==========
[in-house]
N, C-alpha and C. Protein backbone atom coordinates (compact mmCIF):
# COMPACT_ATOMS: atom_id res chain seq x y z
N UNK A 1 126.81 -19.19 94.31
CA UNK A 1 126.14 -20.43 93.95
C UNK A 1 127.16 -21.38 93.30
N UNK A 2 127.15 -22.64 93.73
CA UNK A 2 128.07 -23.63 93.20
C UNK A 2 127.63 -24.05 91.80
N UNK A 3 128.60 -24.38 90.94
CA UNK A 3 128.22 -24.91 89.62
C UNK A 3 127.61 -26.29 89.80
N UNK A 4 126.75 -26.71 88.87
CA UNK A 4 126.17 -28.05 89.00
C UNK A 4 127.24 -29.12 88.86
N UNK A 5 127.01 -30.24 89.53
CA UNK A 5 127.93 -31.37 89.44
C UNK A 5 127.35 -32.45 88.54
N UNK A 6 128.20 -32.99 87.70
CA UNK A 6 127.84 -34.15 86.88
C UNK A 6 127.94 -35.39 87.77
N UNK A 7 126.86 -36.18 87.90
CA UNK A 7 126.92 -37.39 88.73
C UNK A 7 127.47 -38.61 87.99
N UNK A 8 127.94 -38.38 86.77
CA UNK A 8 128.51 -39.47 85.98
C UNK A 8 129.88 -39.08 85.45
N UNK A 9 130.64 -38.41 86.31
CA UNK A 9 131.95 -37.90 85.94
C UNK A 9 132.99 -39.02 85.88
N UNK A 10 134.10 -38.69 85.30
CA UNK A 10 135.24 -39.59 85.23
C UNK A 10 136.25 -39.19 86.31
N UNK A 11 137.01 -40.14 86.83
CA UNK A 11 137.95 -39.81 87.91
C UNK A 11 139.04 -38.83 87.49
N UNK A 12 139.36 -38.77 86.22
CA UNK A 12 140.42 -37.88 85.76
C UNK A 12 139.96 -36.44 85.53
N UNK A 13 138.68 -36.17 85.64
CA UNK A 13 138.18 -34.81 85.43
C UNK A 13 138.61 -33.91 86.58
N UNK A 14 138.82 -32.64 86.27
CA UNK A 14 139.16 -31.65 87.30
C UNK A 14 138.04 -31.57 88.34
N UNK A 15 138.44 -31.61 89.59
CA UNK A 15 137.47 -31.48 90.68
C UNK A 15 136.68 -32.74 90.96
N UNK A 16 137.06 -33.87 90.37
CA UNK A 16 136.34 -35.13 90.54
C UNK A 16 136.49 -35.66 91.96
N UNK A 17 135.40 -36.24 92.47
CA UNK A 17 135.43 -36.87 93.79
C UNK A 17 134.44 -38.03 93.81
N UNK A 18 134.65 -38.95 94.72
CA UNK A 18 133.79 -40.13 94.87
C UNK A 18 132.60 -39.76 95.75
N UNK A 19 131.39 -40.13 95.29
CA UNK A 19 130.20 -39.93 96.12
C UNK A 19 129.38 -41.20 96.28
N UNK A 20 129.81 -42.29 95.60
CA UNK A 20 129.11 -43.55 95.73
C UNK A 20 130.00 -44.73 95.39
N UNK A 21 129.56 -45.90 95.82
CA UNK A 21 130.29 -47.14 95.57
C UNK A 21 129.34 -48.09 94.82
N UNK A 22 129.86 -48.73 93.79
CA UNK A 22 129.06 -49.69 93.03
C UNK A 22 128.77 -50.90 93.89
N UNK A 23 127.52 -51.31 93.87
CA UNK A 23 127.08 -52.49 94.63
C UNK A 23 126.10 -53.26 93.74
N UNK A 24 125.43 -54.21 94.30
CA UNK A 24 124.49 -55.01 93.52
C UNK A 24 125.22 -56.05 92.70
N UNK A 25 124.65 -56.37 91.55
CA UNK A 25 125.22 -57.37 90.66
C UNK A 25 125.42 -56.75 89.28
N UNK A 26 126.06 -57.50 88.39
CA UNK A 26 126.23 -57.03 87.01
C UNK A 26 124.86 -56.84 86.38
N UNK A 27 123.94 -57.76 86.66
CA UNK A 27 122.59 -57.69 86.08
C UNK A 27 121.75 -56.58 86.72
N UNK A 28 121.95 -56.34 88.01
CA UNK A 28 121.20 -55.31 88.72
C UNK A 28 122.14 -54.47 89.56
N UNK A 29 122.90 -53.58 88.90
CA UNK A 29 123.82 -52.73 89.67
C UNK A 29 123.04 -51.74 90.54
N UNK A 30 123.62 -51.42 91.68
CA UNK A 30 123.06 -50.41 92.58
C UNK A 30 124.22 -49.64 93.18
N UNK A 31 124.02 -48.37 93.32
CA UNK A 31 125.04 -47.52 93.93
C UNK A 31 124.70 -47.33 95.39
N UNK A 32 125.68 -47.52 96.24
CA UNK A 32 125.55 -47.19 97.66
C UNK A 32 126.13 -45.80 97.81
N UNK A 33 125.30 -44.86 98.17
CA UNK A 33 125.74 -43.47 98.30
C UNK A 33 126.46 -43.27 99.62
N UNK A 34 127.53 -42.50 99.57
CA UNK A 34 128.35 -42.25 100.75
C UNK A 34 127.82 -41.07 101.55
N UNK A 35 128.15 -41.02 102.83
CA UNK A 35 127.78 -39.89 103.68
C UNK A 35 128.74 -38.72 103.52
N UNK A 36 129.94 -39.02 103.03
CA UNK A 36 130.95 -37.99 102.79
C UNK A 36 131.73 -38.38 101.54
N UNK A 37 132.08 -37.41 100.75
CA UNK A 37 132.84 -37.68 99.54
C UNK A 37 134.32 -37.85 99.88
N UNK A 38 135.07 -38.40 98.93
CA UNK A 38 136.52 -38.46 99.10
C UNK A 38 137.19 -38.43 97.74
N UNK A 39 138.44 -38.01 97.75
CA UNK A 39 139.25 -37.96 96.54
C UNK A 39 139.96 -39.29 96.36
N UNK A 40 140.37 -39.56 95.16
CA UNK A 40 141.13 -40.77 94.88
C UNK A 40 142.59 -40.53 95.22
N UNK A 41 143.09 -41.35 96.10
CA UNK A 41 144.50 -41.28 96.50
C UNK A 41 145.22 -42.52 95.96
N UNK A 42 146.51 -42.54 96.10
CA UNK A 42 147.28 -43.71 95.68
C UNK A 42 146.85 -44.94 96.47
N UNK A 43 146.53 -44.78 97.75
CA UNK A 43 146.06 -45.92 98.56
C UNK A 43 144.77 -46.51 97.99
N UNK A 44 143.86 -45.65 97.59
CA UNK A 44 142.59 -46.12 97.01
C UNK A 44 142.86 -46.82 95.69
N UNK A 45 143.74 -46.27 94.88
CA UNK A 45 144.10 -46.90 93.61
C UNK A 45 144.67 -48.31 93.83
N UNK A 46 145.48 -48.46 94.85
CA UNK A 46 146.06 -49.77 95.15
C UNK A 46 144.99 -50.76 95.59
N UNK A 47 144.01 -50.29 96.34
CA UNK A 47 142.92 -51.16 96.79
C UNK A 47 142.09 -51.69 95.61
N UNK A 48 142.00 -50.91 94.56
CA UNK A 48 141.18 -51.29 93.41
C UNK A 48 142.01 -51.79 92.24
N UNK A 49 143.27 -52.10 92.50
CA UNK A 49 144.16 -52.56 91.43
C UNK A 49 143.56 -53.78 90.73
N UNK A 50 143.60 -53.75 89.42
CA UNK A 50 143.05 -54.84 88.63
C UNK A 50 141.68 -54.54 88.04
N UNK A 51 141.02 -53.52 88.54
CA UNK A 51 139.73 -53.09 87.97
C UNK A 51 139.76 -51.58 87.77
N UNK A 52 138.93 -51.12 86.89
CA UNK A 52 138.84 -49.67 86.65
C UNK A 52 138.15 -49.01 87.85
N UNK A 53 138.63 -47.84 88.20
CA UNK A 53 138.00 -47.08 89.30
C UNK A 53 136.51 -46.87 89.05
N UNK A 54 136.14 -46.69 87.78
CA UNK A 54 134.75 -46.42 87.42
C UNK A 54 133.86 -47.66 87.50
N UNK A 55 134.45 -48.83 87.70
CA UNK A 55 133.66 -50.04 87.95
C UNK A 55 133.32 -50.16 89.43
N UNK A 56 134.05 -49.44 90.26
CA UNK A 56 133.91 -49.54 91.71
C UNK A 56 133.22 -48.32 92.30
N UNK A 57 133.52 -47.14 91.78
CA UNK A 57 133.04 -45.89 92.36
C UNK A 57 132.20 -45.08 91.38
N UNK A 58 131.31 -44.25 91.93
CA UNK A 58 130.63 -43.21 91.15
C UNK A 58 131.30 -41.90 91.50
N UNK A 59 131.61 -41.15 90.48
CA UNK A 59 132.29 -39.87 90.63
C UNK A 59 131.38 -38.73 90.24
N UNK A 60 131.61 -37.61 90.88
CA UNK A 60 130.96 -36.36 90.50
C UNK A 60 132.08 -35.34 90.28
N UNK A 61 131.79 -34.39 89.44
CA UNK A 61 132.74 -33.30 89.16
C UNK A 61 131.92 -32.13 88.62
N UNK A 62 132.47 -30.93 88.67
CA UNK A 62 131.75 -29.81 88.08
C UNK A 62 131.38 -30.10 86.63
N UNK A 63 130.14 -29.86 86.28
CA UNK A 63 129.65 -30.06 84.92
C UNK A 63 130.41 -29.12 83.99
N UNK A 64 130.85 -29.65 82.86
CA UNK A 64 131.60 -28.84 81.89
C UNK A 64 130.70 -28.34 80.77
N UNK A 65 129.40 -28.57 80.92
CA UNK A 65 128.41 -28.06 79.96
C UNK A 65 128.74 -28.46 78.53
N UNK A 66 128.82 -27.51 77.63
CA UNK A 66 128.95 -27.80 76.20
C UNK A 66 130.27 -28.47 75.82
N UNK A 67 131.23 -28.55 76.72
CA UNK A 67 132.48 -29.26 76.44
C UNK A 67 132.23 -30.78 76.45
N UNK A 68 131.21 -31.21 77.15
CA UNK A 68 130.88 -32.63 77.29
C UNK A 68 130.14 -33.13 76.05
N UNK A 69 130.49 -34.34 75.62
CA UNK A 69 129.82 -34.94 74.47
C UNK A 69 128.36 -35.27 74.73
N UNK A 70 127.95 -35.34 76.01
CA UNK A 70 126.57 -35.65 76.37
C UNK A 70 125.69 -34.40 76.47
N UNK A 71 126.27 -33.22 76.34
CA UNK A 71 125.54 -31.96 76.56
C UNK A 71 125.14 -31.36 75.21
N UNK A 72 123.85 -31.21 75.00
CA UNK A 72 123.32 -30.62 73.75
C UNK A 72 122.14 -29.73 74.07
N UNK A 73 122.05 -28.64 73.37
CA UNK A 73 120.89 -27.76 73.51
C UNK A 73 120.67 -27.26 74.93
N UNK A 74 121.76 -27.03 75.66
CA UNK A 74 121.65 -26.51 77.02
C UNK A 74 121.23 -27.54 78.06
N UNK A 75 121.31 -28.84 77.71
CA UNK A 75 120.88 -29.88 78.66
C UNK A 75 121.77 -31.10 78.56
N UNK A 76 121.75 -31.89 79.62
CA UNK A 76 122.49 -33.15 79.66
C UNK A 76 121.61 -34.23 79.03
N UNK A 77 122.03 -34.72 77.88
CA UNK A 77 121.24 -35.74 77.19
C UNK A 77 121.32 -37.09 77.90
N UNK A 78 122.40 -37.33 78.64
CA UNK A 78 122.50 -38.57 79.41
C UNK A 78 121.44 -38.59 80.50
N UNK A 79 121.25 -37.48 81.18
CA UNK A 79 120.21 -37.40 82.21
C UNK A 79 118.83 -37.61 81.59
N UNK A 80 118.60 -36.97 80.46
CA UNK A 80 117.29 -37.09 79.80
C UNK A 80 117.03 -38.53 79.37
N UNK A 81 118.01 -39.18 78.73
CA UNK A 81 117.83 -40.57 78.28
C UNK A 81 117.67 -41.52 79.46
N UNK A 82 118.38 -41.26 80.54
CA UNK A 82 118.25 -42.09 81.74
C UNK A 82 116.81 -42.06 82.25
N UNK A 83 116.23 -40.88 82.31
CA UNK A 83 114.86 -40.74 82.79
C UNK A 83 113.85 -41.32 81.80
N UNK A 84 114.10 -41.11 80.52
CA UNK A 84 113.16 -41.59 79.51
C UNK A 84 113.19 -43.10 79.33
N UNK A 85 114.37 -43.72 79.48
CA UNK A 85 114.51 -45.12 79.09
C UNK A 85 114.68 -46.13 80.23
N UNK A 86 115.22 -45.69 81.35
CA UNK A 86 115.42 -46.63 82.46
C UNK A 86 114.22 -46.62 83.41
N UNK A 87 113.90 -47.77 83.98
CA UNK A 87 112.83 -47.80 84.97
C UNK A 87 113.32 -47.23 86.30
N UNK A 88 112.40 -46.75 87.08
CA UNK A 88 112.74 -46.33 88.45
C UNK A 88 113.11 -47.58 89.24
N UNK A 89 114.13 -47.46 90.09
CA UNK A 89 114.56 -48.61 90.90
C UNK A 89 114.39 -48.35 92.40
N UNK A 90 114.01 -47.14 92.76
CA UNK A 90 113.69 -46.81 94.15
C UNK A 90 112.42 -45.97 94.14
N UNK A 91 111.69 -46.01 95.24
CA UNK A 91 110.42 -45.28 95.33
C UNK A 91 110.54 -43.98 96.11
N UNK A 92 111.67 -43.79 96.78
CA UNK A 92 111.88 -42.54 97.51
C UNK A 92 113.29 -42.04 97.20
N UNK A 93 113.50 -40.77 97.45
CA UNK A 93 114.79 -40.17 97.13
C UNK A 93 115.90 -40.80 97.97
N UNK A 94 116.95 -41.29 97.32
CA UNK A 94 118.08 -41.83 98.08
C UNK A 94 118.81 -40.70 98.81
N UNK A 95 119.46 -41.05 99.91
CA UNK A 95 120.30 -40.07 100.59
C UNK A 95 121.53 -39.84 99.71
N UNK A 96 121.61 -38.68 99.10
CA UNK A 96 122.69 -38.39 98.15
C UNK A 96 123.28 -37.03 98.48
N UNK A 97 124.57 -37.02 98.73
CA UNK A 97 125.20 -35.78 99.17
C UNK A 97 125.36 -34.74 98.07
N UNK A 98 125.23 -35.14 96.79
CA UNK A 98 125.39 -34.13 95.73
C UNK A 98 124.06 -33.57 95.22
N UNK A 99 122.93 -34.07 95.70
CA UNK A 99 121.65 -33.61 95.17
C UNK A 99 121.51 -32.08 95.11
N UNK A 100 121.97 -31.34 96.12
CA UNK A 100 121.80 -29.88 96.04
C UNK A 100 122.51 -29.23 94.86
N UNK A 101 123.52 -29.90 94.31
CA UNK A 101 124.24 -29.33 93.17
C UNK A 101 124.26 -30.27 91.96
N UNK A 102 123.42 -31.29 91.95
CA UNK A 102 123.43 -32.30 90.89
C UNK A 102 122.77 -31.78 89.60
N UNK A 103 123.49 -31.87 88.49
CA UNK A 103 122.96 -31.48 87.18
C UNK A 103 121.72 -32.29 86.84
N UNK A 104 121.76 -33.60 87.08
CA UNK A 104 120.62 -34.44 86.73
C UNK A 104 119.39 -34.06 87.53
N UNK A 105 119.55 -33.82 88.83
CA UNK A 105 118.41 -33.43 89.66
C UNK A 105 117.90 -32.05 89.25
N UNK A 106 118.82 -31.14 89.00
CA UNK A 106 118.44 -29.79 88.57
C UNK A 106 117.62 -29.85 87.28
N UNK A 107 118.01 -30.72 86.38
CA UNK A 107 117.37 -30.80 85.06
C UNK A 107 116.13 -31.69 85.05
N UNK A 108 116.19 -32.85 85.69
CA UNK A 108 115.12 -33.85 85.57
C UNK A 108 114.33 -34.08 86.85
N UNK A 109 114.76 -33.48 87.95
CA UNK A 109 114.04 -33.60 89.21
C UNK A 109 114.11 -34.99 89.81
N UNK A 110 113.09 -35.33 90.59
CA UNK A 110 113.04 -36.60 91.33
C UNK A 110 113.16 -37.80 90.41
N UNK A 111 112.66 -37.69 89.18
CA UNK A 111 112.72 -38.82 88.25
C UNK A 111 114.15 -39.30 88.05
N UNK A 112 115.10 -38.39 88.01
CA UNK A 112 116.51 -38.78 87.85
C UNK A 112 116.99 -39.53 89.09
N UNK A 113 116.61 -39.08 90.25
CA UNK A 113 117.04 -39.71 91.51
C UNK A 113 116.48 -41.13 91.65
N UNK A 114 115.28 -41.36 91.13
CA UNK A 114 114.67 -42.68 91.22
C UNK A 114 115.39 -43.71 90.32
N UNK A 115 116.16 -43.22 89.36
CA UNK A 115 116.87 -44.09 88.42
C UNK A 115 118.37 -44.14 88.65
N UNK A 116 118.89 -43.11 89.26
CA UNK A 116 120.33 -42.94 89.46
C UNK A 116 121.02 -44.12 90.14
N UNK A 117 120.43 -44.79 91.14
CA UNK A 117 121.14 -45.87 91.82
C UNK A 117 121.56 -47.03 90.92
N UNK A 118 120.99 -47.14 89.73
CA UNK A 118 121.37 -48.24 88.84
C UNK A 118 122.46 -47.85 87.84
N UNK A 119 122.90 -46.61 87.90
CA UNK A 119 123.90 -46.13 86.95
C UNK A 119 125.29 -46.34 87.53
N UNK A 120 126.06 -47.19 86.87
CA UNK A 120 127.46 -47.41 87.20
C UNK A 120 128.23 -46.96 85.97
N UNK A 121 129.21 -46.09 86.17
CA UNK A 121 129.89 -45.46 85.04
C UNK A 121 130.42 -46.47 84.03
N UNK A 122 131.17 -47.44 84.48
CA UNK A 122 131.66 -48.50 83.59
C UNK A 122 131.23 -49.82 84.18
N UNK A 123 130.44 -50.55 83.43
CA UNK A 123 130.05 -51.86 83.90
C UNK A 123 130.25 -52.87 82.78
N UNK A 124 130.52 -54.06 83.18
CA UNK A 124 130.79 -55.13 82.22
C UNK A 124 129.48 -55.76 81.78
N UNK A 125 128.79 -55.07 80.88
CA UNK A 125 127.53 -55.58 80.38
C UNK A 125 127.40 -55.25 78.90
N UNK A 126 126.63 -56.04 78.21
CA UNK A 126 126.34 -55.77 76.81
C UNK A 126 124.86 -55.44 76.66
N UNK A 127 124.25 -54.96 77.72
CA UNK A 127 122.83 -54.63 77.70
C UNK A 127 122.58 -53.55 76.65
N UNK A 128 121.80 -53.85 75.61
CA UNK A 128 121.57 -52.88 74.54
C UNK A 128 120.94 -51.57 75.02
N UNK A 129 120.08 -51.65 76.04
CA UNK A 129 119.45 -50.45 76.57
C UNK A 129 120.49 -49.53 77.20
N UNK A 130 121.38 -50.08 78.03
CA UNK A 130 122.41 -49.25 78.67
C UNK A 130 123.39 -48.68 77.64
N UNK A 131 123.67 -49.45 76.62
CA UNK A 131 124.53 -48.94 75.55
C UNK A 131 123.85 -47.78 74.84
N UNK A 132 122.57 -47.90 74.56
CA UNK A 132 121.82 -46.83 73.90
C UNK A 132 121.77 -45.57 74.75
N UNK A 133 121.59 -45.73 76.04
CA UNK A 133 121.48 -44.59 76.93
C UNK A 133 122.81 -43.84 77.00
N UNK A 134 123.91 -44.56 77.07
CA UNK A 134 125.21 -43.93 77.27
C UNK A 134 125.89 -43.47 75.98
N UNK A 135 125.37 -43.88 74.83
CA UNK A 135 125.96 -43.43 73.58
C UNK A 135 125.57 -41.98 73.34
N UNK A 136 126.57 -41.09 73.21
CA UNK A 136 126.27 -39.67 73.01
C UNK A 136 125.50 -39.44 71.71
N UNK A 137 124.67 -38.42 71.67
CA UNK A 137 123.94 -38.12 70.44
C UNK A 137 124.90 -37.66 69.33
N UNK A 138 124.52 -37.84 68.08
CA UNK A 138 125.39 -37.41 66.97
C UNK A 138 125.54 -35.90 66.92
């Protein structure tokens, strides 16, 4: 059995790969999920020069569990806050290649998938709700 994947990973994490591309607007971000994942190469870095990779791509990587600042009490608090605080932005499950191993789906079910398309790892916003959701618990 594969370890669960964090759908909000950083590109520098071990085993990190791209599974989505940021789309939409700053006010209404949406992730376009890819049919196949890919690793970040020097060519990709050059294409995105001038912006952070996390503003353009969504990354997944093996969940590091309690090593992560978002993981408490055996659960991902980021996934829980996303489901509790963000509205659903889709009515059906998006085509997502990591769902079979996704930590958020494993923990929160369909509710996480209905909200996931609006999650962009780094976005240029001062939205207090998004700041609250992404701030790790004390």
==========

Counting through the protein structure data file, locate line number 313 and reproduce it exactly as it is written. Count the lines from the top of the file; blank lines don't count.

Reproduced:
N UNK A 104 121.76 -33.60 87.08